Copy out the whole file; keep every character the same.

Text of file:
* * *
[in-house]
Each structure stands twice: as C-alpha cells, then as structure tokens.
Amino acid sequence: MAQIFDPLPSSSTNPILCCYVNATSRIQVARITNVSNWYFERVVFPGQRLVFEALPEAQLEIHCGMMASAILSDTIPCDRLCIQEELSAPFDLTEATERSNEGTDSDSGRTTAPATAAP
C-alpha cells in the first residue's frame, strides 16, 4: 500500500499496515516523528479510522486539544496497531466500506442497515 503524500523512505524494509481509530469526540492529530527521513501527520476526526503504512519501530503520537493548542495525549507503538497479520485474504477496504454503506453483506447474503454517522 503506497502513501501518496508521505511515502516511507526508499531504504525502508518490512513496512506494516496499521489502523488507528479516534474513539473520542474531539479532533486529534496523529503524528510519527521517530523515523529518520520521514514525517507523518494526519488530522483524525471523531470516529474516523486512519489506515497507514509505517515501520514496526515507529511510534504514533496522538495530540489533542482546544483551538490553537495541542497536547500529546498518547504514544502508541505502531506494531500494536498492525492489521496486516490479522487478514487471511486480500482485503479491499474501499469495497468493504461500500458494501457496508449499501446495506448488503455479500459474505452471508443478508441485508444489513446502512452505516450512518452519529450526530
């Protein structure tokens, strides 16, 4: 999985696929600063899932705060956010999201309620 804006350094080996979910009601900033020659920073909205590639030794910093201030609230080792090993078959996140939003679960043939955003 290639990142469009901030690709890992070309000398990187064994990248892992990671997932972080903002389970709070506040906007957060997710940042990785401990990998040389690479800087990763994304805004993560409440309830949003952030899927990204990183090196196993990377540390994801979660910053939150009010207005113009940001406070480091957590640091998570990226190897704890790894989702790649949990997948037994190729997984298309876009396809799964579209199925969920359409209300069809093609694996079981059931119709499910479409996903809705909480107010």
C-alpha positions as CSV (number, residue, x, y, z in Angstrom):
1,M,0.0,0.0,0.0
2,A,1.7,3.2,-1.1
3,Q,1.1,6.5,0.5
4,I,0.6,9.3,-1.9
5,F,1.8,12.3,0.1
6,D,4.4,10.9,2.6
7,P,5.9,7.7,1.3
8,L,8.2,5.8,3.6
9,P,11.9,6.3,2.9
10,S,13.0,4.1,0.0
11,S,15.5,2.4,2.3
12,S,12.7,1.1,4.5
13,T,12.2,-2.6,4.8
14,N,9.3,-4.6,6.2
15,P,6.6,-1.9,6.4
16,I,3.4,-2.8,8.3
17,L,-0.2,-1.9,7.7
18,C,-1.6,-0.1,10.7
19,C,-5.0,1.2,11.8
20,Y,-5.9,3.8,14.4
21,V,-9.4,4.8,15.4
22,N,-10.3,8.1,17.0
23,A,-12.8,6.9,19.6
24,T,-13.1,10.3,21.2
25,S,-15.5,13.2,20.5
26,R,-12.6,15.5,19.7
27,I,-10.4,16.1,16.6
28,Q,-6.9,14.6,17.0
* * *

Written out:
[in-house]
Each structure stands twice: as C-alpha cells, then as structure tokens.
Amino acid sequence: MAQIFDPLPSSSTNPILCCYVNATSRIQVARITNVSNWYFERVVFPGQRLVFEALPEAQLEIHCGMMASAILSDTIPCDRLCIQEELSAPFDLTEATERSNEGTDSDSGRTTAPATAAP
C-alpha cells in the first residue's frame, strides 16, 4: 500500500499496515516523528479510522486539544496497531466500506442497515 503524500523512505524494509481509530469526540492529530527521513501527520476526526503504512519501530503520537493548542495525549507503538497479520485474504477496504454503506453483506447474503454517522 503506497502513501501518496508521505511515502516511507526508499531504504525502508518490512513496512506494516496499521489502523488507528479516534474513539473520542474531539479532533486529534496523529503524528510519527521517530523515523529518520520521514514525517507523518494526519488530522483524525471523531470516529474516523486512519489506515497507514509505517515501520514496526515507529511510534504514533496522538495530540489533542482546544483551538490553537495541542497536547500529546498518547504514544502508541505502531506494531500494536498492525492489521496486516490479522487478514487471511486480500482485503479491499474501499469495497468493504461500500458494501457496508449499501446495506448488503455479500459474505452471508443478508441485508444489513446502512452505516450512518452519529450526530
């Protein structure tokens, strides 16, 4: 999985696929600063899932705060956010999201309620 804006350094080996979910009601900033020659920073909205590639030794910093201030609230080792090993078959996140939003679960043939955003 290639990142469009901030690709890992070309000398990187064994990248892992990671997932972080903002389970709070506040906007957060997710940042990785401990990998040389690479800087990763994304805004993560409440309830949003952030899927990204990183090196196993990377540390994801979660910053939150009010207005113009940001406070480091957590640091998570990226190897704890790894989702790649949990997948037994190729997984298309876009396809799964579209199925969920359409209300069809093609694996079981059931119709499910479409996903809705909480107010």
C-alpha positions as CSV (number, residue, x, y, z in Angstrom):
1,M,0.0,0.0,0.0
2,A,1.7,3.2,-1.1
3,Q,1.1,6.5,0.5
4,I,0.6,9.3,-1.9
5,F,1.8,12.3,0.1
6,D,4.4,10.9,2.6
7,P,5.9,7.7,1.3
8,L,8.2,5.8,3.6
9,P,11.9,6.3,2.9
10,S,13.0,4.1,0.0
11,S,15.5,2.4,2.3
12,S,12.7,1.1,4.5
13,T,12.2,-2.6,4.8
14,N,9.3,-4.6,6.2
15,P,6.6,-1.9,6.4
16,I,3.4,-2.8,8.3
17,L,-0.2,-1.9,7.7
18,C,-1.6,-0.1,10.7
19,C,-5.0,1.2,11.8
20,Y,-5.9,3.8,14.4
21,V,-9.4,4.8,15.4
22,N,-10.3,8.1,17.0
23,A,-12.8,6.9,19.6
24,T,-13.1,10.3,21.2
25,S,-15.5,13.2,20.5
26,R,-12.6,15.5,19.7
27,I,-10.4,16.1,16.6
28,Q,-6.9,14.6,17.0